Bloomberg Business reports deaths from heroin overdoses reaching 6,000 in 2012, and opioid painkiller overdose deaths totaling 16,000 that same year. When someone detoxes from opioids and then relapses back to use, their body often can’t tolerate the same dose they were accustomed to in the past and overdose occurs. When you detox on your own at home, relapse is more likely. In a professional detox center, you’ll be overseen by supervising staff, including consulting physicians, and relapse is less likely.

Mental illness and substance abuse often go hand in hand. In fact, 53 percent of drug abusers have one or more serious mental health disorders, and 37 percent of alcoholics do too, the National Alliance on Mental Illness reports. If mental illness and substance abuse co-occur, care is best managed in a professional treatment setting.

Allowing a potential mental health disorder to go undiagnosed is another risk taken when foregoing facility-based treatment. Without the supervision and screening that only professionals can render, you could be left to struggle through withdrawal with an illness like bipolar disorder, attention deficit hyperactivity disorder, or schizophrenia lurking alongside your substance abuse issues. Even if you are able to complete the withdrawal process and enter sobriety, the likelihood that you’ll remain clean and sober while coping with an untreated mental health disorder for the long term is very slim. Therapeutic care must follow detox. Among patients who relapsed in one study reported on by the Partnership for Drug-Free Kids, those who sought follow-up care within a month of finishing detox took 40 percent longer to return to their substance abuse habits.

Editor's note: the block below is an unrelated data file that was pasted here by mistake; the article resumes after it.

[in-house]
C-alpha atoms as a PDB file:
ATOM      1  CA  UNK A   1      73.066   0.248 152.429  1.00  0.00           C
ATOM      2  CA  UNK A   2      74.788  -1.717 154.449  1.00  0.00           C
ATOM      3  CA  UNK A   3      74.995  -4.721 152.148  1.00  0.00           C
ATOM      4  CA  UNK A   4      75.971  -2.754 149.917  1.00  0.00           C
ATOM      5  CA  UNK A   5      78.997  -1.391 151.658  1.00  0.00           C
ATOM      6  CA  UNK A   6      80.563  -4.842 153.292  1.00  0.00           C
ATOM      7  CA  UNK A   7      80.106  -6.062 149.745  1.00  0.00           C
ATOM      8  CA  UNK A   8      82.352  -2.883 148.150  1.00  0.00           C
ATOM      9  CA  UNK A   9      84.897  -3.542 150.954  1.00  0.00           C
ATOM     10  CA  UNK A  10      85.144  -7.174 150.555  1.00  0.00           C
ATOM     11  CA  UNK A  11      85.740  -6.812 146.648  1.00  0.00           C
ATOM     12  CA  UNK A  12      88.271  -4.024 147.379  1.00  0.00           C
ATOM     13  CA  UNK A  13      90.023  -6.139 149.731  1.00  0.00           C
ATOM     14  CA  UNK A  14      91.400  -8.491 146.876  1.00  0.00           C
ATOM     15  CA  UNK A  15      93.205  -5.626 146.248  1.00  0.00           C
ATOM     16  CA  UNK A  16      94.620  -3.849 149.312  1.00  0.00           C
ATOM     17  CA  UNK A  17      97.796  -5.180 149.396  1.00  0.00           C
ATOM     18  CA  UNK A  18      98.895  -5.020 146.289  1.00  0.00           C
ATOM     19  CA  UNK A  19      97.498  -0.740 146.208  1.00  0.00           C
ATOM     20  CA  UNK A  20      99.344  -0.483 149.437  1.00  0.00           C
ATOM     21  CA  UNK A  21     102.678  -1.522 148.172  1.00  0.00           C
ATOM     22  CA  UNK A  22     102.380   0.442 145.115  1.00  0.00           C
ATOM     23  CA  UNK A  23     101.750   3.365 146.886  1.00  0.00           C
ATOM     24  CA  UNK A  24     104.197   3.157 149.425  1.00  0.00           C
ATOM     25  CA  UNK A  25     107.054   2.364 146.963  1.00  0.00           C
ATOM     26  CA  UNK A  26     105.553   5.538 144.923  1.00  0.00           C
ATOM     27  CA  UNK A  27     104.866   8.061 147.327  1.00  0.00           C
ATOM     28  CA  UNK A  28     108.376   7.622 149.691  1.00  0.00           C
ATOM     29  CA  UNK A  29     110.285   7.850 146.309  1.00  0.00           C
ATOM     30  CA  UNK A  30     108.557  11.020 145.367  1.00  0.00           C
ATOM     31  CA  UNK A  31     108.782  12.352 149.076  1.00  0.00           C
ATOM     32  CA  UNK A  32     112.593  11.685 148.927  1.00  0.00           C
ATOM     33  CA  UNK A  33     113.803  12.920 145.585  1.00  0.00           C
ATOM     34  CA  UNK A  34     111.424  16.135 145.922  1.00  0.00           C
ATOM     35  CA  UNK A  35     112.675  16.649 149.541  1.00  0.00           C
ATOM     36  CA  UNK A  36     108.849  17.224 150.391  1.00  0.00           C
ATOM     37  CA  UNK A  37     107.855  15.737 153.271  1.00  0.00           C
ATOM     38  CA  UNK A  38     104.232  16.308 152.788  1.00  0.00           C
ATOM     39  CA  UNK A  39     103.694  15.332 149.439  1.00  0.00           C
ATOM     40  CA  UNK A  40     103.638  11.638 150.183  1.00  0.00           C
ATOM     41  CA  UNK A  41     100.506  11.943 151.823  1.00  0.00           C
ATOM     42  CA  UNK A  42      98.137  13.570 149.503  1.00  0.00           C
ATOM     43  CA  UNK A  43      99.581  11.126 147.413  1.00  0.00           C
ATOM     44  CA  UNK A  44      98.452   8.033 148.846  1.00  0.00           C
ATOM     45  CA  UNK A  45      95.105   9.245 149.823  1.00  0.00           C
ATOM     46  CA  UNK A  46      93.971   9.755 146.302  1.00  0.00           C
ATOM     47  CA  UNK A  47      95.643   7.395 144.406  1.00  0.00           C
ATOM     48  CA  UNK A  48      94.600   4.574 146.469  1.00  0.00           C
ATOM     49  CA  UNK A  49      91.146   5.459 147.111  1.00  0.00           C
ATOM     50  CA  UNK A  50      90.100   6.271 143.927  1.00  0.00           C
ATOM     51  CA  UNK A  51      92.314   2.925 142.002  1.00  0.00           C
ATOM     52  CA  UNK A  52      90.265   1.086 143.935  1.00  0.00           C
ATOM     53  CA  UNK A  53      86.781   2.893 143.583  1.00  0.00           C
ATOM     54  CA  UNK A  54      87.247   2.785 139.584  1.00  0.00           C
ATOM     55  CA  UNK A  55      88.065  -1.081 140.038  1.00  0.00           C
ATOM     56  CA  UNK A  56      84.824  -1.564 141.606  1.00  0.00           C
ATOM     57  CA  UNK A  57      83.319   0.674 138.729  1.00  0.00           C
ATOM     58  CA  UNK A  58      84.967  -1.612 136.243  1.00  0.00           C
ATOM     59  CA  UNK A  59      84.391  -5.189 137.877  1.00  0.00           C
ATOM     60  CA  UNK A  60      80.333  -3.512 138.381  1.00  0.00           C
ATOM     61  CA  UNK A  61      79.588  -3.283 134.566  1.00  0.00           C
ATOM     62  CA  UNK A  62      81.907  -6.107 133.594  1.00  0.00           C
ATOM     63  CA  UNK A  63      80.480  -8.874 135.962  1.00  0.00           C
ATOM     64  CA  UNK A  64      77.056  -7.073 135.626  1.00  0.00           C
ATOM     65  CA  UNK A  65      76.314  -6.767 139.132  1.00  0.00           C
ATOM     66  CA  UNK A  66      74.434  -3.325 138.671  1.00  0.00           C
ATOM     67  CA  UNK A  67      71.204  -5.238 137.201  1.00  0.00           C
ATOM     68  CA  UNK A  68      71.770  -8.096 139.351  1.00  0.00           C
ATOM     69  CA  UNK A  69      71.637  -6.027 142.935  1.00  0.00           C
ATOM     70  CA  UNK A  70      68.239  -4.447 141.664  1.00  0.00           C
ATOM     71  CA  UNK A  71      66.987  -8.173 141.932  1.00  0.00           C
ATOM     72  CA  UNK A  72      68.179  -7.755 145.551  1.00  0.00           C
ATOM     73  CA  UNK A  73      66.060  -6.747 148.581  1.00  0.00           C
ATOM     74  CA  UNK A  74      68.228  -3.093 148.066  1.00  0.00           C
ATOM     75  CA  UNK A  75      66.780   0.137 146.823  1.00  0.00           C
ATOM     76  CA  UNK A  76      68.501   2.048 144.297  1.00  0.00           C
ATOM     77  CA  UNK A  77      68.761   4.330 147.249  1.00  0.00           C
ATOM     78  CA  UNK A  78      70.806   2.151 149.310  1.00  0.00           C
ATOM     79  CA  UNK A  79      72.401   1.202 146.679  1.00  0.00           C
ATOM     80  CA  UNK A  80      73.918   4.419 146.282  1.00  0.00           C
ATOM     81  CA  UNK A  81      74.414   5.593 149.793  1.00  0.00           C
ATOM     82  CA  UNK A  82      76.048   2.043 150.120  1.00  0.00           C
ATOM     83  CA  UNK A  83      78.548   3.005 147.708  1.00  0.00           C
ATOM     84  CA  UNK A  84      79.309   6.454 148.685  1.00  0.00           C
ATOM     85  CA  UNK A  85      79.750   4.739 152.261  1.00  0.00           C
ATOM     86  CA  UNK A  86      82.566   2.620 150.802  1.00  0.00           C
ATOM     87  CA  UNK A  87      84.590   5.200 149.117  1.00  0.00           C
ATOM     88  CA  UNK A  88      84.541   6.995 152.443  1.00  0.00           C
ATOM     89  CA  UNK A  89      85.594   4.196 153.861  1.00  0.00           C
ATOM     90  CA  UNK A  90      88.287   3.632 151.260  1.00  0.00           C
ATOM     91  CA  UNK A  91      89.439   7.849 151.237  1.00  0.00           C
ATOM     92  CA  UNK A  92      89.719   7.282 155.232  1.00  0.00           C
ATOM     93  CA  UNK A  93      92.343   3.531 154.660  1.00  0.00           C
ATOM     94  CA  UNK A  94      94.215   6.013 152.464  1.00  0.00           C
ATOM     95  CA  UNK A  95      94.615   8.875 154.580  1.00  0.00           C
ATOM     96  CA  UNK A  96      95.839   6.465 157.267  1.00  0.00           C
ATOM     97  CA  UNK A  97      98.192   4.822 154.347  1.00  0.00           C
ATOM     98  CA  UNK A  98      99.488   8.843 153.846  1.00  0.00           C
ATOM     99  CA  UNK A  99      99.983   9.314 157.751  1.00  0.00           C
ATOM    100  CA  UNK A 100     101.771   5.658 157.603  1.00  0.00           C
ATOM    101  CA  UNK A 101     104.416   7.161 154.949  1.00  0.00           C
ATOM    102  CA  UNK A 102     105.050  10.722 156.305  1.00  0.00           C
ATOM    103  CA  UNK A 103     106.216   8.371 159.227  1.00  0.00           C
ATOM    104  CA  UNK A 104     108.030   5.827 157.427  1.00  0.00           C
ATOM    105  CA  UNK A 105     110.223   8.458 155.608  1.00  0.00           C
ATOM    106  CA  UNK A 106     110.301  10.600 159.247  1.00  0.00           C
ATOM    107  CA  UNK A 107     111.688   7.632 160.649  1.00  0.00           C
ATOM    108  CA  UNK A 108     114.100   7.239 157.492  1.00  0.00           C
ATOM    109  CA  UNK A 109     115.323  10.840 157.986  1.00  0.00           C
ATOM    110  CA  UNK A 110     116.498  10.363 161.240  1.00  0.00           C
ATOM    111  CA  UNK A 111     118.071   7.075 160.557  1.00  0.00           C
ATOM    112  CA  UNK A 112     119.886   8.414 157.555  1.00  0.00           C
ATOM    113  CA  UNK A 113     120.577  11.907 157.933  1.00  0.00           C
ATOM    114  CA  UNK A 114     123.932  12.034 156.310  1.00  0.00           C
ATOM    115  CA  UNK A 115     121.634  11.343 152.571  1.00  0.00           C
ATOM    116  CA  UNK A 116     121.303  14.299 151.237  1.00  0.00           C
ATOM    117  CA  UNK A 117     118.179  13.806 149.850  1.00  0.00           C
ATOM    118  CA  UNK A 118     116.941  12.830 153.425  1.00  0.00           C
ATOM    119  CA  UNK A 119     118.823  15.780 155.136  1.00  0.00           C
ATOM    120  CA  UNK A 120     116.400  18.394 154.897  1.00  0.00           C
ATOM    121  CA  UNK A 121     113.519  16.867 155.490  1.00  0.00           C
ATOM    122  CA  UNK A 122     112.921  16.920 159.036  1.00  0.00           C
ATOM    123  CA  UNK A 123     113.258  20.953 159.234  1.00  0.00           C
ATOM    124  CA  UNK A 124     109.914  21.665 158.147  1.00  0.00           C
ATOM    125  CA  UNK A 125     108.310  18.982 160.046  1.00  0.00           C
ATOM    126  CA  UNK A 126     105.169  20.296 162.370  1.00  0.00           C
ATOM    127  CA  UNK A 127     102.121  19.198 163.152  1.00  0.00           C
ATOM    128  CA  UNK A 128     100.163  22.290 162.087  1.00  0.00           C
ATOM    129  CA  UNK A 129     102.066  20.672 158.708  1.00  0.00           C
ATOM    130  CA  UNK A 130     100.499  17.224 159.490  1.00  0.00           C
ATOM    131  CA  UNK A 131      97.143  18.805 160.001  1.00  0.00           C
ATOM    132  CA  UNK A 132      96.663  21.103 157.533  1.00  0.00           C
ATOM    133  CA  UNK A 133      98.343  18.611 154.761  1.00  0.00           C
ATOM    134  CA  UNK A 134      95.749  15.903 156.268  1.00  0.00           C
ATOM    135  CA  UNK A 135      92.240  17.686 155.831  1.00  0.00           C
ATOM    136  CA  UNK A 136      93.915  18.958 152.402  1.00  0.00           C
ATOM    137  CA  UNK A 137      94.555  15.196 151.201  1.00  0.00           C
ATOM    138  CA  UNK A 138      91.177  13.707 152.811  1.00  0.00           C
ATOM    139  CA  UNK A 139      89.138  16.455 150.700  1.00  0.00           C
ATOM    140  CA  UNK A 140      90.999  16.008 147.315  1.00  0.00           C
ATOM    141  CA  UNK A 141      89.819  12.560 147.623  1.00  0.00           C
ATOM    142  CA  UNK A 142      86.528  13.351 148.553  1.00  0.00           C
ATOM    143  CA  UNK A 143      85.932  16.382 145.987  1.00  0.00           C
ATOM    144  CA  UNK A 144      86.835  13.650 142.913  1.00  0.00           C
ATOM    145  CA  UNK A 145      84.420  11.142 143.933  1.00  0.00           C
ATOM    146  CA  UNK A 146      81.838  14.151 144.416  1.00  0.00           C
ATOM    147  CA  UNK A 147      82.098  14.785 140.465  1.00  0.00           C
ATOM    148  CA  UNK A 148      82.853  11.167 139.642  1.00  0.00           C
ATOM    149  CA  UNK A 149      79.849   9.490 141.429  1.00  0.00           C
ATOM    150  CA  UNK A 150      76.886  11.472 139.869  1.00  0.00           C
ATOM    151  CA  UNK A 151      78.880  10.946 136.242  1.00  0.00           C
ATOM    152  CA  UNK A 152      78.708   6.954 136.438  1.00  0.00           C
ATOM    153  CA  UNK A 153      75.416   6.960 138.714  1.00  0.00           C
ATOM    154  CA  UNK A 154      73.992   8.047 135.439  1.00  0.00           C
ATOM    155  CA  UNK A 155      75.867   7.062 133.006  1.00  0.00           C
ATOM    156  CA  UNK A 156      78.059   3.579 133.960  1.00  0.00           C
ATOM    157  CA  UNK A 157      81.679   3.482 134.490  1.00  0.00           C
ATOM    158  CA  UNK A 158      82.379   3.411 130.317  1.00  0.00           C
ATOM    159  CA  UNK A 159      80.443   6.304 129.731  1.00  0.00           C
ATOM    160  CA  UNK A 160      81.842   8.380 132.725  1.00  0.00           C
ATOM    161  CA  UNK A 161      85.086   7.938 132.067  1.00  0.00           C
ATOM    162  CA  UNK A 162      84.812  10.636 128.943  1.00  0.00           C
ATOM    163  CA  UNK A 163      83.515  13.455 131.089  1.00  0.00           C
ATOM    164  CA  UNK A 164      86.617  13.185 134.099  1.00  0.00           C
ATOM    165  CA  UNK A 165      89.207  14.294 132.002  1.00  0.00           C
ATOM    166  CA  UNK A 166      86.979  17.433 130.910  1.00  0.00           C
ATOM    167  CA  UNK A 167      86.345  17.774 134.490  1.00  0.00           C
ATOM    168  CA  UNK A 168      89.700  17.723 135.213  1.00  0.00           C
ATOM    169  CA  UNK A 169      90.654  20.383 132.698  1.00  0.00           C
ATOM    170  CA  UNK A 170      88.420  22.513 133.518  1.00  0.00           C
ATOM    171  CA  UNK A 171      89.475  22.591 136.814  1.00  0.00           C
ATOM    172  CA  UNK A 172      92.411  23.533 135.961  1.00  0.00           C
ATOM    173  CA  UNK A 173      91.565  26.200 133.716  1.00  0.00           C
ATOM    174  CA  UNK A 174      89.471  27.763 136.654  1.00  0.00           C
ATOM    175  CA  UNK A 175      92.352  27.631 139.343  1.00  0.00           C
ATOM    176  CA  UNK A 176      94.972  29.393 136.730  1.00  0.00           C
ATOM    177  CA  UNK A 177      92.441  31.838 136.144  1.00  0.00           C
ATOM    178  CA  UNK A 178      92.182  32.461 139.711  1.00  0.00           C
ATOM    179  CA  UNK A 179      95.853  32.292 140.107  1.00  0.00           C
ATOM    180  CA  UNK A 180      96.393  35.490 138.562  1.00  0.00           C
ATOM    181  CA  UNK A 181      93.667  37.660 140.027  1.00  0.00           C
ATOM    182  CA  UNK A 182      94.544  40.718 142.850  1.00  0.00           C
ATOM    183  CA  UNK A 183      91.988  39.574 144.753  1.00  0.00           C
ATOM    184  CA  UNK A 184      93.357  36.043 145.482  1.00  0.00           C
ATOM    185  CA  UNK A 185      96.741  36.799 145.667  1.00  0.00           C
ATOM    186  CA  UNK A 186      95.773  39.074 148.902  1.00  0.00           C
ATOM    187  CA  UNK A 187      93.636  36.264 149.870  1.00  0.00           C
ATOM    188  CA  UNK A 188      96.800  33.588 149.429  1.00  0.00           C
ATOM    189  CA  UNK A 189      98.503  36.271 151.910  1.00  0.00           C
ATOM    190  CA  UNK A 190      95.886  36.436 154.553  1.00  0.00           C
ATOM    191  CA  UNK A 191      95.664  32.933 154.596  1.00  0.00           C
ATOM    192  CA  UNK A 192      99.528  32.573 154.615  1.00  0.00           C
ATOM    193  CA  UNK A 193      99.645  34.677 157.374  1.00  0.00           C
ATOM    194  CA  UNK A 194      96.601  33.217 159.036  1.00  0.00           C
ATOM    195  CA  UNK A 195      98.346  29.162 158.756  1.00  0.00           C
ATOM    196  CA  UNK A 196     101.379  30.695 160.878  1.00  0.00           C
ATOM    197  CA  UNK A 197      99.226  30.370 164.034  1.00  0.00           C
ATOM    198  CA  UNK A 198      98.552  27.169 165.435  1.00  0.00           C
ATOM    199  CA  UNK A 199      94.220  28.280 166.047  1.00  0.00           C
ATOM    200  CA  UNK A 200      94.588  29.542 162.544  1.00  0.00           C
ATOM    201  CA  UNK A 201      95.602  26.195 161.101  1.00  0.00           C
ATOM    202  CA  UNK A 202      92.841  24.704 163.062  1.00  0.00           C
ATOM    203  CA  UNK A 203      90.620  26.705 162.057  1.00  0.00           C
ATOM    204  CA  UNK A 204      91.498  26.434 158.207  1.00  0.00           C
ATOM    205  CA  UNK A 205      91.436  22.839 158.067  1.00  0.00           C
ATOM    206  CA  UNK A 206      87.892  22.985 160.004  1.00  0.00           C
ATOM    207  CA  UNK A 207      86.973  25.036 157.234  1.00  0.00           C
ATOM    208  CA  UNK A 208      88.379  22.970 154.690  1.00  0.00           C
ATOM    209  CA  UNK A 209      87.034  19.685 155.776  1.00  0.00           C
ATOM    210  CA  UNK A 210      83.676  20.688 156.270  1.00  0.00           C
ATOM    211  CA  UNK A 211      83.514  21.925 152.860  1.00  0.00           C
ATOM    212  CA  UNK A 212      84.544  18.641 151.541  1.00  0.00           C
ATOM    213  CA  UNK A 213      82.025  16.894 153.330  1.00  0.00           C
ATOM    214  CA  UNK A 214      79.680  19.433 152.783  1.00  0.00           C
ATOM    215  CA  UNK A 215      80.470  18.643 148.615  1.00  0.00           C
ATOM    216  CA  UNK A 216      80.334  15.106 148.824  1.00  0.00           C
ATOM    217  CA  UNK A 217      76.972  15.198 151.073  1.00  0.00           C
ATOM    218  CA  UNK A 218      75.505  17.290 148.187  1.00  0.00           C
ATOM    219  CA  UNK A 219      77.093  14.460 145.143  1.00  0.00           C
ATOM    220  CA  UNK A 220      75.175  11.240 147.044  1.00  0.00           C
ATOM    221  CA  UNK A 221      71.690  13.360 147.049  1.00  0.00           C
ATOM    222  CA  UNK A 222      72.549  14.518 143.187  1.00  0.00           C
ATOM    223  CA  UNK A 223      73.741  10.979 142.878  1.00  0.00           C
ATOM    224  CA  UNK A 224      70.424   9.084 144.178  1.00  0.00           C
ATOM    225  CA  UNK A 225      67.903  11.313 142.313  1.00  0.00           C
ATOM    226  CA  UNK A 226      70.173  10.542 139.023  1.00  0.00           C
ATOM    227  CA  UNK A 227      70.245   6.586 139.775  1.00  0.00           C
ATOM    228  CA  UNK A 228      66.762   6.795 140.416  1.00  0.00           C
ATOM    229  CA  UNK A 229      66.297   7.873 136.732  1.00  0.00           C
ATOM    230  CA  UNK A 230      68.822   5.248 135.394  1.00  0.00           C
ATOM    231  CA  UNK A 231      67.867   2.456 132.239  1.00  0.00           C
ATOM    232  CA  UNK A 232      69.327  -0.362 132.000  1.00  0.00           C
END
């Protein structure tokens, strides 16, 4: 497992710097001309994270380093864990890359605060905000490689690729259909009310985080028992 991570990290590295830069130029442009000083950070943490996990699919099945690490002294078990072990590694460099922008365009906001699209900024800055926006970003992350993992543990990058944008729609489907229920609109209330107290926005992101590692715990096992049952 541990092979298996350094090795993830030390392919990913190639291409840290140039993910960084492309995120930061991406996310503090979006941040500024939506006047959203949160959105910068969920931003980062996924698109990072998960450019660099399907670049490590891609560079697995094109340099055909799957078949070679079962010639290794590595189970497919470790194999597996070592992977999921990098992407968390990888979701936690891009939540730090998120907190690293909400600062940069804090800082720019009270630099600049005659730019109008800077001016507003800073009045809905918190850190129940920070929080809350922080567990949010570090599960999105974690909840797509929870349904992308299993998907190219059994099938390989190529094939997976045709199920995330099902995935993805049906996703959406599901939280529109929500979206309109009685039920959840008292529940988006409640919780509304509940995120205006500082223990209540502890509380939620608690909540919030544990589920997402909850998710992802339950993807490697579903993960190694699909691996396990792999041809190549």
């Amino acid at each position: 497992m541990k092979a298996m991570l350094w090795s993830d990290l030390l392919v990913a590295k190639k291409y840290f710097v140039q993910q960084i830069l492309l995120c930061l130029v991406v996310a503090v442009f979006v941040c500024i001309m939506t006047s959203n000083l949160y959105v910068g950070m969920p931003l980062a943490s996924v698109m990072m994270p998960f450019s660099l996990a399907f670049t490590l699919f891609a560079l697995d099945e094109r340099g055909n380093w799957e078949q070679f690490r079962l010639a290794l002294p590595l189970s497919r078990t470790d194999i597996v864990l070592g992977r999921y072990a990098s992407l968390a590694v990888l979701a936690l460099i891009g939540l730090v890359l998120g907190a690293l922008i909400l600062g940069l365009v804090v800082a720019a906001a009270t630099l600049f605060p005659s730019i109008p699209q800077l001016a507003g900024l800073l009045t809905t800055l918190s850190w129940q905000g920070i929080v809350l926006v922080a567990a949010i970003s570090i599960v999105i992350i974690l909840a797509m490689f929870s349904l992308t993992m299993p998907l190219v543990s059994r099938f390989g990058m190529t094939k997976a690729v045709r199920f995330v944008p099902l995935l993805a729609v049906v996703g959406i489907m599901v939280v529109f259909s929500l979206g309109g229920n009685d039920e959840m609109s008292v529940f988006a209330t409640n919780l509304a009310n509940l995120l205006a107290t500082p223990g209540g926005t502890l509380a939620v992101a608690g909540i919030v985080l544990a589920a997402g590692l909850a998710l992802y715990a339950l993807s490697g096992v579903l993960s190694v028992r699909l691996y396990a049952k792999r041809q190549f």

Why Professional Help Can Make a Difference

The primary reasons for attending a professional addiction treatment facility are safety and efficacy. You are more likely to fully detox and remain clean and sober if you have supportive staff members who are highly experienced in addiction recovery to assist you along the way. In addition, detox is always safer in a supervised environment with medical personnel on hand who can intervene if needed.

During a typical detox, those who are addicted or deep in the trenches of dependency face the possibility of withdrawal symptoms, including depression, which does carry the potential for ideation of and attempts at suicide. Many think they’ll be forced to accept pharmaceutical drugs to remedy these issues if they attend a treatment facility, but that just isn’t the case. Today, you can opt for holistic care programs that allow you to progress through treatment with natural alternatives for pain relief.

What Treatment Will Be Like